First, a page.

will ask you to walk around in the exercise room at your own pace while the therapist counts
the total time you were able to walk. Two (2) weeks after you have finished all of your
treatments, you will re-take the Schwartz Fatigue Scale, Karnofsky Scale, IPAQ, ETGUPGo, and
6-minute walk test. Your exercise testing will be done in private, which means that no one
other than the study staff will be allowed to enter the room while you are being tested.
If you are assigned to the group that will have a specific exercise regimen, you will be
taught a strengthening and walking exercise. For the strengthening regimen, you will be
taught to stretch a Theraband (material that looks like a big rubber band) as far as your
arms or legs can stretch. You will be taught to perform this exercise at home. You will be
able to look at pictures of these exercises in a booklet that will be provided to you. You
will be asked to perform these exercises 3-5 times per week. For the walking regimen, you
will be taught the proper posture for walking for exercise. You must walk at least once per
day, but otherwise you may walk as often and as long as you feel like.
You will also have exercise testing. The therapist will measure the length of your arms and
legs to see how much force it takes for you to stretch the rubber band beyond the length of
your arms and legs. The therapist will test your current muscle strength by asking you to
sit and rise from a chair, walk a certain distance, and return to the chair. You will also
be asked to walk a certain distance until you get tired. The therapist will record how much
time it takes you to complete both exercises (strengthening and walking).
After you begin the exercises at home, the research nurse will call you every 2 weeks and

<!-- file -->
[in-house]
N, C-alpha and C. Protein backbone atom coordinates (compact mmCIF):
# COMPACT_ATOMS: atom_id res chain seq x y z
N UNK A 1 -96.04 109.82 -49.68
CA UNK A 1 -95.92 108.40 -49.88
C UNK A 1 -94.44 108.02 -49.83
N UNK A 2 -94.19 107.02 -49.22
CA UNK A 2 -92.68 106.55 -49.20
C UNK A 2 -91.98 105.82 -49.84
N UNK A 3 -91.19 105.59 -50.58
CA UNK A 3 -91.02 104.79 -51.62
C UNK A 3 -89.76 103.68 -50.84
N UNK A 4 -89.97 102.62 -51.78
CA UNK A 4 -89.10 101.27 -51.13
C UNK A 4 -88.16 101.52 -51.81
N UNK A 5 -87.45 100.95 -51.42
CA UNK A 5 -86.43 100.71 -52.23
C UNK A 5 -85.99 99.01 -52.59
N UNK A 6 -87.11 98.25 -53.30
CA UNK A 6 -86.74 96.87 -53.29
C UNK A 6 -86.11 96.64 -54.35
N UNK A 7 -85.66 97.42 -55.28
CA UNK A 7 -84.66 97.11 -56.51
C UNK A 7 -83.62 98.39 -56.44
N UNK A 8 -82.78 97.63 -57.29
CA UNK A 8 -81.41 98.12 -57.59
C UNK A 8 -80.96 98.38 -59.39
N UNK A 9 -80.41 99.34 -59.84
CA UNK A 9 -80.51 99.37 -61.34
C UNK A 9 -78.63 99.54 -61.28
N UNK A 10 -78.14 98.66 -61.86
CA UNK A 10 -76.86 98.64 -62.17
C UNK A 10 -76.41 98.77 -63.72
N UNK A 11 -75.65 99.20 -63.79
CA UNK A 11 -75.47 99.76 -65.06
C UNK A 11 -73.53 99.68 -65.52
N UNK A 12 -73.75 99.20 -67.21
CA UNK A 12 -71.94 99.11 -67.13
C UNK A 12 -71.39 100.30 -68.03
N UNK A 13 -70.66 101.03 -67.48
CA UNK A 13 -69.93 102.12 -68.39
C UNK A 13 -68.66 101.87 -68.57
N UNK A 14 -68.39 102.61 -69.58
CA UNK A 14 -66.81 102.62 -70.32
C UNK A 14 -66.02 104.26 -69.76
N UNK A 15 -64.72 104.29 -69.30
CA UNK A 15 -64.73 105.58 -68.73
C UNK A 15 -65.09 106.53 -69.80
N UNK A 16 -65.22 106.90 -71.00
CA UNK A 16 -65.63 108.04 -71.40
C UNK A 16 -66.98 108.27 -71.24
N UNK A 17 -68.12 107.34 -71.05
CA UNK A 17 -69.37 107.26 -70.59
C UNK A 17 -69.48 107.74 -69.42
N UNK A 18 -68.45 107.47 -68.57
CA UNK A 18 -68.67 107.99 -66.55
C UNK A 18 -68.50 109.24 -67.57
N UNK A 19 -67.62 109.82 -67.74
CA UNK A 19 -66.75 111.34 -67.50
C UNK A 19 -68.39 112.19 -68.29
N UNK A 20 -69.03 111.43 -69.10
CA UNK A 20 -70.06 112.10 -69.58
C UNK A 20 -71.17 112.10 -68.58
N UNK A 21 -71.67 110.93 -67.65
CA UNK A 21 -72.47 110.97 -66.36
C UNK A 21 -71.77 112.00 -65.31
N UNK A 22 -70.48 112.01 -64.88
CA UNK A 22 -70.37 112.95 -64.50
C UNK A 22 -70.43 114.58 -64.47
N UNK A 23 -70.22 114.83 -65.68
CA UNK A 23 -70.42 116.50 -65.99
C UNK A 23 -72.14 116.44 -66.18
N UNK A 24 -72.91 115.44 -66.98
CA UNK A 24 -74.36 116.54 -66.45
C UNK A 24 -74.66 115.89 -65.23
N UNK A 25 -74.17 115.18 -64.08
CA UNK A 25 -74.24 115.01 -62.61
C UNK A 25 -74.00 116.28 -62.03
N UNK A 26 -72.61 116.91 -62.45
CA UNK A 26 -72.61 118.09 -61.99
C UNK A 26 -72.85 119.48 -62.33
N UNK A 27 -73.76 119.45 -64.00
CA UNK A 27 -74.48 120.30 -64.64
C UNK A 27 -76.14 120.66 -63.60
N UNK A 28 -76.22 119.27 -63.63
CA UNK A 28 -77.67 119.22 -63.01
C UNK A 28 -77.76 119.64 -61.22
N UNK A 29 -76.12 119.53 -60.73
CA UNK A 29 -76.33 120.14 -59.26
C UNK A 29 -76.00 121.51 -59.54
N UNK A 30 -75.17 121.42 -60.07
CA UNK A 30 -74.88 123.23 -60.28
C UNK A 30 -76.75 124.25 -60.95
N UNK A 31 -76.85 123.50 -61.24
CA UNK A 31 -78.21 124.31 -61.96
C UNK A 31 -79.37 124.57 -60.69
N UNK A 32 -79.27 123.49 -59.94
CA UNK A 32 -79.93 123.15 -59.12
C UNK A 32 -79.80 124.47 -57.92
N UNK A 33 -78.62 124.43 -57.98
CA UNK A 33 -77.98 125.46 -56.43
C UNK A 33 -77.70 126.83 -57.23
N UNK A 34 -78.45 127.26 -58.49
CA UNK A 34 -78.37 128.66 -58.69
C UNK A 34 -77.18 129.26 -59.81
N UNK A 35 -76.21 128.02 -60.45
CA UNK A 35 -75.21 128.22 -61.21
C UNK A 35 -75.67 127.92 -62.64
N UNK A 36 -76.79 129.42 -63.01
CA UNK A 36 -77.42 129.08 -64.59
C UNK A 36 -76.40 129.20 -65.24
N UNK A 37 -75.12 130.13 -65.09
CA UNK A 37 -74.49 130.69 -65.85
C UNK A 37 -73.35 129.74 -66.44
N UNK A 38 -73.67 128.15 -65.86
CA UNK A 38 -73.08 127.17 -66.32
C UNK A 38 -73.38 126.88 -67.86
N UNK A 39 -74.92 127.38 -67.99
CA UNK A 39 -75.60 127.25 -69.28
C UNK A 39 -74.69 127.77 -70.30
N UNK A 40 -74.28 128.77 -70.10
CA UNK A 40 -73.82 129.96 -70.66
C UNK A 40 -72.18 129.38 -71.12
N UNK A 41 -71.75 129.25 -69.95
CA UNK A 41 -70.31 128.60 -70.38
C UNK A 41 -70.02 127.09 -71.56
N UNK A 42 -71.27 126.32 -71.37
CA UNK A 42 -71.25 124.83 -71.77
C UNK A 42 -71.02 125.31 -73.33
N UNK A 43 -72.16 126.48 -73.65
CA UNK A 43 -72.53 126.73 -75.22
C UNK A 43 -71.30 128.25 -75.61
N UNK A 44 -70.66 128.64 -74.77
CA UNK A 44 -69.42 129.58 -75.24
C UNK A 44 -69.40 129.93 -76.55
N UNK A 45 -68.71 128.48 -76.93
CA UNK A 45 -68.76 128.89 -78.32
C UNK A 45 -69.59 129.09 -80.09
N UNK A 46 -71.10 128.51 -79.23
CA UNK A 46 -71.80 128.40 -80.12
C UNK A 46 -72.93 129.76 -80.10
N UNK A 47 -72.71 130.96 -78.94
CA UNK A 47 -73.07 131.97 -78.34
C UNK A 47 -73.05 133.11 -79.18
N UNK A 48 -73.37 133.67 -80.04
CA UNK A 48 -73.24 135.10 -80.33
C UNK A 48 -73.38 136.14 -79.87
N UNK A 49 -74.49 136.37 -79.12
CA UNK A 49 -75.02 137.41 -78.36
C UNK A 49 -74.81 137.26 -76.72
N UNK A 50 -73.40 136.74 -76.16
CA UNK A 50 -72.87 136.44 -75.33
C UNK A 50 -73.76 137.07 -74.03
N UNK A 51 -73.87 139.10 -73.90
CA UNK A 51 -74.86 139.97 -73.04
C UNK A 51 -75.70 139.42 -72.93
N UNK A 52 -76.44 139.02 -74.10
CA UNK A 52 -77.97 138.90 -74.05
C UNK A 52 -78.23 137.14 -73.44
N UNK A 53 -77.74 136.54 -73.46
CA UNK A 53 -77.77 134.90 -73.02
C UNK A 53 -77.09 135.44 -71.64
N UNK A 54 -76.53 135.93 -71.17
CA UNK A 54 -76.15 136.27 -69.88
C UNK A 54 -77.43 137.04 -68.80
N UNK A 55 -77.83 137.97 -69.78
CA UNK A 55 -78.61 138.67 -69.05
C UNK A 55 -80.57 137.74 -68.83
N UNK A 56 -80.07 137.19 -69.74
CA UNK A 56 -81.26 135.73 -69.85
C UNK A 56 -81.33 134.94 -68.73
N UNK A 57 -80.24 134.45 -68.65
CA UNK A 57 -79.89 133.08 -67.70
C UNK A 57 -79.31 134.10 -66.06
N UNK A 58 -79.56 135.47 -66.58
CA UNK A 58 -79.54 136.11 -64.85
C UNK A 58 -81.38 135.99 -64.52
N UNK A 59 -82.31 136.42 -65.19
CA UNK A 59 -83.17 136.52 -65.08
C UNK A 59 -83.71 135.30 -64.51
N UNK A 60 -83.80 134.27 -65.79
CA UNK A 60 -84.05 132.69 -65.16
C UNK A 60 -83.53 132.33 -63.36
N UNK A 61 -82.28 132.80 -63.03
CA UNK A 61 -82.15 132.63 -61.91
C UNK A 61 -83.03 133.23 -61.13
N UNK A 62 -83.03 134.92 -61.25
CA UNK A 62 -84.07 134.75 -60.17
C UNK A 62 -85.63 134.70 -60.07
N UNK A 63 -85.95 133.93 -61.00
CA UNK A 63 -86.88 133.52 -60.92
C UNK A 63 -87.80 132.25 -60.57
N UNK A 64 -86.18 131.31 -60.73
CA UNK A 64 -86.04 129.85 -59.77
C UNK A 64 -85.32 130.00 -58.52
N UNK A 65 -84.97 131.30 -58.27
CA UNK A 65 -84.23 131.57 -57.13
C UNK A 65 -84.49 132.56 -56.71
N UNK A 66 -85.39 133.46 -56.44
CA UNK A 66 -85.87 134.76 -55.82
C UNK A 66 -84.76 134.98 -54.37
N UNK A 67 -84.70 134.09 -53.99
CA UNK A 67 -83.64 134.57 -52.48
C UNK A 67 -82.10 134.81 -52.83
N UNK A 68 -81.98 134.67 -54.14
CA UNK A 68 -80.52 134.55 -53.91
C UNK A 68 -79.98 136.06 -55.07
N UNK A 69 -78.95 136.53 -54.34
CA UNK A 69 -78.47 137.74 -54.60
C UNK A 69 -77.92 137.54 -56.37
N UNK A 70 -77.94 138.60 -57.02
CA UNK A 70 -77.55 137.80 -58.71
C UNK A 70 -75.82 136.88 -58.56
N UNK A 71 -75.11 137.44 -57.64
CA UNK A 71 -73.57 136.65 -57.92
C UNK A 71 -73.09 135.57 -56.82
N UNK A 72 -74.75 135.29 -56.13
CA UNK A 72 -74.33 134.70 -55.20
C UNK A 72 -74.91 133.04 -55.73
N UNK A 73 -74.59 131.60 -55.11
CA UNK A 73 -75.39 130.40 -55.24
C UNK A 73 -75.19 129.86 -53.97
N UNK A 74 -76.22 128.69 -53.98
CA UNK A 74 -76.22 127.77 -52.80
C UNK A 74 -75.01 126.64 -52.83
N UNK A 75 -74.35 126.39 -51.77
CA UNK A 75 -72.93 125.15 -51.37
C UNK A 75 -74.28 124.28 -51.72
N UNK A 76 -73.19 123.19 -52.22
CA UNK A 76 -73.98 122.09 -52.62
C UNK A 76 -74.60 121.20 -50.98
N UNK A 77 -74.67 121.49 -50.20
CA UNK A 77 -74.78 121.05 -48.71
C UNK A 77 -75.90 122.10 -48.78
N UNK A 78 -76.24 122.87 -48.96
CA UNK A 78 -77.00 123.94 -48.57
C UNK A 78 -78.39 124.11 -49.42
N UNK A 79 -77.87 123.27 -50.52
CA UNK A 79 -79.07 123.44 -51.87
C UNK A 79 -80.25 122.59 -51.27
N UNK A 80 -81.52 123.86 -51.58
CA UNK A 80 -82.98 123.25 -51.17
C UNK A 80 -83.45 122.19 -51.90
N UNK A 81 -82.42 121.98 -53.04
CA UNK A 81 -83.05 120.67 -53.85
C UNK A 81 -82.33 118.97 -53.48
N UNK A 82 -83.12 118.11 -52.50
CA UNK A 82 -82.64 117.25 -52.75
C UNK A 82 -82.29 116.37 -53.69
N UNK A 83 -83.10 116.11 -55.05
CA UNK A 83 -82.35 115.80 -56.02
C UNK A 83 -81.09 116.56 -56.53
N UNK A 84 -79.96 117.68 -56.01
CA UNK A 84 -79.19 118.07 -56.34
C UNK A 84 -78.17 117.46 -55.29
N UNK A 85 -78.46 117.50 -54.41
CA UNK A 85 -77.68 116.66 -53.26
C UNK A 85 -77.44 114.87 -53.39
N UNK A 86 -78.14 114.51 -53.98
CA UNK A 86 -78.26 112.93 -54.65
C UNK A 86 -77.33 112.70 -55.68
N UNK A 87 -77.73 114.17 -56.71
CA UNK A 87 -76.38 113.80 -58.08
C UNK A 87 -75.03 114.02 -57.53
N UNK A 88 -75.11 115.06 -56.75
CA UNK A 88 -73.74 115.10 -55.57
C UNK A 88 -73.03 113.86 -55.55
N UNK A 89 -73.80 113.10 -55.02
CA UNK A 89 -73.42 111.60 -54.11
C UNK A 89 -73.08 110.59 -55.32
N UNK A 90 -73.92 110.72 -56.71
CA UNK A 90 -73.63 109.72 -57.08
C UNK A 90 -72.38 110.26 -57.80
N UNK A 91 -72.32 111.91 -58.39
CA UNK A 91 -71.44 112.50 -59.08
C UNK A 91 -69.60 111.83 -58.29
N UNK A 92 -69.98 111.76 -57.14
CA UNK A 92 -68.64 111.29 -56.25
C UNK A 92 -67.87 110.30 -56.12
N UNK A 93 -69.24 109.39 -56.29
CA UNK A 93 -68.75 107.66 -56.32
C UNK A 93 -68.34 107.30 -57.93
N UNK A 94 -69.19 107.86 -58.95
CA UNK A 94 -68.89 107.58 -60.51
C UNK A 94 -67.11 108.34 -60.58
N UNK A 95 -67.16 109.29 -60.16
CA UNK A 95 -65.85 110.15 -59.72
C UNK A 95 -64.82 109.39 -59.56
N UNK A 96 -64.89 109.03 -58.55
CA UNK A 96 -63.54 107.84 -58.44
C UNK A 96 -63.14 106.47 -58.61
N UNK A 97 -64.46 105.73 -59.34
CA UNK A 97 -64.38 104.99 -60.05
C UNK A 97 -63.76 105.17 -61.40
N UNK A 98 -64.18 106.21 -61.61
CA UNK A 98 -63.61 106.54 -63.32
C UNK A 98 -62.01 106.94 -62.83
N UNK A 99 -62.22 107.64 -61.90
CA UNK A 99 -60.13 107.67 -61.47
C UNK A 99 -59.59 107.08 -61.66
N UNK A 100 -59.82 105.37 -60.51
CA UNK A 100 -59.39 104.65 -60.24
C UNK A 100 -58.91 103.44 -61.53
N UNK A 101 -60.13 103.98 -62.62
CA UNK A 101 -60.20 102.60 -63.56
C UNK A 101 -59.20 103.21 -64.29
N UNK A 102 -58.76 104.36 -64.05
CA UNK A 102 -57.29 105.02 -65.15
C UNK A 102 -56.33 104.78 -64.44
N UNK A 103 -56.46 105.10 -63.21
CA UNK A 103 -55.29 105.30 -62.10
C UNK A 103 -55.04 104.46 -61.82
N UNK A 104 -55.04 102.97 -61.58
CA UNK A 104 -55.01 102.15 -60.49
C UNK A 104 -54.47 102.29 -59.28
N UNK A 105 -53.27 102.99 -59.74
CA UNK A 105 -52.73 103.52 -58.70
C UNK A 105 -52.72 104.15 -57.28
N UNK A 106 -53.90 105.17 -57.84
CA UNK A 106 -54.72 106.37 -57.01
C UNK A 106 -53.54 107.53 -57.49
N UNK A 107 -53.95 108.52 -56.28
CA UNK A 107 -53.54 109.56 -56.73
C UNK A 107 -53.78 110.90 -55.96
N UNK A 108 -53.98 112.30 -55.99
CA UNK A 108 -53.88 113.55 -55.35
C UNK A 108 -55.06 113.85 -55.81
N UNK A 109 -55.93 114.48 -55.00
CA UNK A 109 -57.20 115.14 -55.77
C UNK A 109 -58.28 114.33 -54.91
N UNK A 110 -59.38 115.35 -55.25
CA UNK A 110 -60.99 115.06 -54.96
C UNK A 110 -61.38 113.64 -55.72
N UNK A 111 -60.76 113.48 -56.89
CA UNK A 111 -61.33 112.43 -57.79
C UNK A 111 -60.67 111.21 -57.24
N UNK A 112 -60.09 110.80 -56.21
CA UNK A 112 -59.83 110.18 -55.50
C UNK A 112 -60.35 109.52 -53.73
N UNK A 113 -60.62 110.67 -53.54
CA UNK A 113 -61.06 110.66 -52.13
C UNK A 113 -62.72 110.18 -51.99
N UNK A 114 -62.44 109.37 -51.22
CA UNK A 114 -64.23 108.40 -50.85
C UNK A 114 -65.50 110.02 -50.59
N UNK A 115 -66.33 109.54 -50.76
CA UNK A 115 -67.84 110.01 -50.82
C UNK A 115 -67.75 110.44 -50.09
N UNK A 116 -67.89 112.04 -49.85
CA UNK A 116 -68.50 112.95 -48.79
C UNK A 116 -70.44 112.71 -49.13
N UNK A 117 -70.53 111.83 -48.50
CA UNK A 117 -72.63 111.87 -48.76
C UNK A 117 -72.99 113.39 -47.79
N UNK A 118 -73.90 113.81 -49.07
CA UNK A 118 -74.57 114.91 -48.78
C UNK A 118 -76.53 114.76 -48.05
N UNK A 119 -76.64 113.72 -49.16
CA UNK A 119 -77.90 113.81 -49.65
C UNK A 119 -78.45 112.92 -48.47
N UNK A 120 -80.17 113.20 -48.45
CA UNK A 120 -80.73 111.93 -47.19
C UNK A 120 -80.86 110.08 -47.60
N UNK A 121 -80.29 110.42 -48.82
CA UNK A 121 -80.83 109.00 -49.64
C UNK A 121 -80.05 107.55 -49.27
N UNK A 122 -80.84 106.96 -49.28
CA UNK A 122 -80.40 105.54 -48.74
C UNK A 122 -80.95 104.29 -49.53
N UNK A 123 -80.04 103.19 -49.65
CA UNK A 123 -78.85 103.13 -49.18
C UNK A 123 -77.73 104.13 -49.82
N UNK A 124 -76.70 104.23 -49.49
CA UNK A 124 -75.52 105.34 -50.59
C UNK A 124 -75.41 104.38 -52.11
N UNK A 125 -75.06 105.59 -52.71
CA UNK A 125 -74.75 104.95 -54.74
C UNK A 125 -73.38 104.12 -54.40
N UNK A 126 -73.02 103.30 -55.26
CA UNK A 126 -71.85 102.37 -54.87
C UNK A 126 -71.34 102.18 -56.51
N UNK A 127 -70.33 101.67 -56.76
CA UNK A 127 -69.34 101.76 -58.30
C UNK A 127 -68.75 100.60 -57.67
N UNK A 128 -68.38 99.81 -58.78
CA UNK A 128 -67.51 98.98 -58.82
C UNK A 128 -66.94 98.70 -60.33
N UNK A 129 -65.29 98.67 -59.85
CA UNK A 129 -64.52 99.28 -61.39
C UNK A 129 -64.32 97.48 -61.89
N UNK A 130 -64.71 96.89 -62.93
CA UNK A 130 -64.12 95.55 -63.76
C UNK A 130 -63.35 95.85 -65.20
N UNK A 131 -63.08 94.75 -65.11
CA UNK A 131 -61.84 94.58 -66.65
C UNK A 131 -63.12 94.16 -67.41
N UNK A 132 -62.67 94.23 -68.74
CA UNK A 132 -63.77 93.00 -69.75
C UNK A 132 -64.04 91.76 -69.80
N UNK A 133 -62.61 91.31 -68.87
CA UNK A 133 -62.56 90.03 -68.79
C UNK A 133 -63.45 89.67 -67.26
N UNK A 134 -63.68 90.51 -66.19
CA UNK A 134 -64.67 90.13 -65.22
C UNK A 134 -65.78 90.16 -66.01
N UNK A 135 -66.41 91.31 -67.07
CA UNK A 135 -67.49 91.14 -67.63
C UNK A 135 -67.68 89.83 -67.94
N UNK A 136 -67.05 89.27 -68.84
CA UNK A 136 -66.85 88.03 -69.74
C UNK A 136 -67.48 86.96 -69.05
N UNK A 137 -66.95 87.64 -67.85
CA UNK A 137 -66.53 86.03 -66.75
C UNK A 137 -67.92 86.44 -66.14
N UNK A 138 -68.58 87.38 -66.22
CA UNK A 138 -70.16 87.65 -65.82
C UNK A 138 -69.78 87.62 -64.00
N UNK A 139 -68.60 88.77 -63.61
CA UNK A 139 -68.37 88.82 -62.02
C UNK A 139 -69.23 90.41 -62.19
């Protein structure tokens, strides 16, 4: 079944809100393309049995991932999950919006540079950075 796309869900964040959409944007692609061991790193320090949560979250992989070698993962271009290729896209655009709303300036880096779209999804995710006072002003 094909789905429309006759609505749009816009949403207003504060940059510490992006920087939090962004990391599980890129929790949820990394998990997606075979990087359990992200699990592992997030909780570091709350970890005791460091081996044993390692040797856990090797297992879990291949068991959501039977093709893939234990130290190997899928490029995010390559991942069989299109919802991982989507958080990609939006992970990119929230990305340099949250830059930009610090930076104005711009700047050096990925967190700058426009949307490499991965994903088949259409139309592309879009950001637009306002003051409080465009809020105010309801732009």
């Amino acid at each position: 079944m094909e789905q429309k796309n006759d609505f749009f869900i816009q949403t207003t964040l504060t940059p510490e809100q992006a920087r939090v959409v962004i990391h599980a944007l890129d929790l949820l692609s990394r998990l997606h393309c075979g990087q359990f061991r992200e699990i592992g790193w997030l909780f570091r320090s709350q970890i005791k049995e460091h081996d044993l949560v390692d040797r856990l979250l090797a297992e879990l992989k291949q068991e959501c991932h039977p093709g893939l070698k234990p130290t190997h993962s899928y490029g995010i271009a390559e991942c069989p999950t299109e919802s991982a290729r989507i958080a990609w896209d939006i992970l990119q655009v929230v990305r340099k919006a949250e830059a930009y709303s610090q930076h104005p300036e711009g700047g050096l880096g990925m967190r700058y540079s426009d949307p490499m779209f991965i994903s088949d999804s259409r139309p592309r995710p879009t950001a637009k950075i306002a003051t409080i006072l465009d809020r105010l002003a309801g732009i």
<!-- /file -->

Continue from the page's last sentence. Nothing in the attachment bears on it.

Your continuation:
ask you how many times you performed the strengthening exercises throughout the week as well
as the average amount of time you walked each day. The phone call should last about 10-15
minutes each time. You will be asked to check the box on an exercise calendar (that will be
provided to you) showing which exercises you were able to perform each day.
All exercise testing will be given on the day of your routine visits to the clinic.
Your participation will be complete in this study after you perform your last exercise
testing (about 2 weeks after your last chemotherapy treatment).
This is an investigational study. However, if you begin to experience some emotional
distress that is directly related to this study, you may be referred for professional
counseling here at M. D. Anderson in the Social Work Department. The social services staff
will be available to assist you with the referral outside of the M. D. Anderson system. Up
to 58 patients will take part in this study. All will be enrolled at M. D. Anderson.
Observational Model: Case-Only, Time Perspective: Prospective
Patient Fatigue Scores
Self-reported score that measures subjective perceptions of fatigue in which respondents rate their experience of feeling tired. It ranges from 1 (not at all) to 5 (extremely) and describes discomforts of cancer related fatigue in four dimensions (physical, mental, emotional, and temporal) (Schwartz and Meek, 1999).
Approximately 6 months
Geneva Caldwell, MSN, RN
U.T. M.D. Anderson Cancer
United States: Institutional Review Board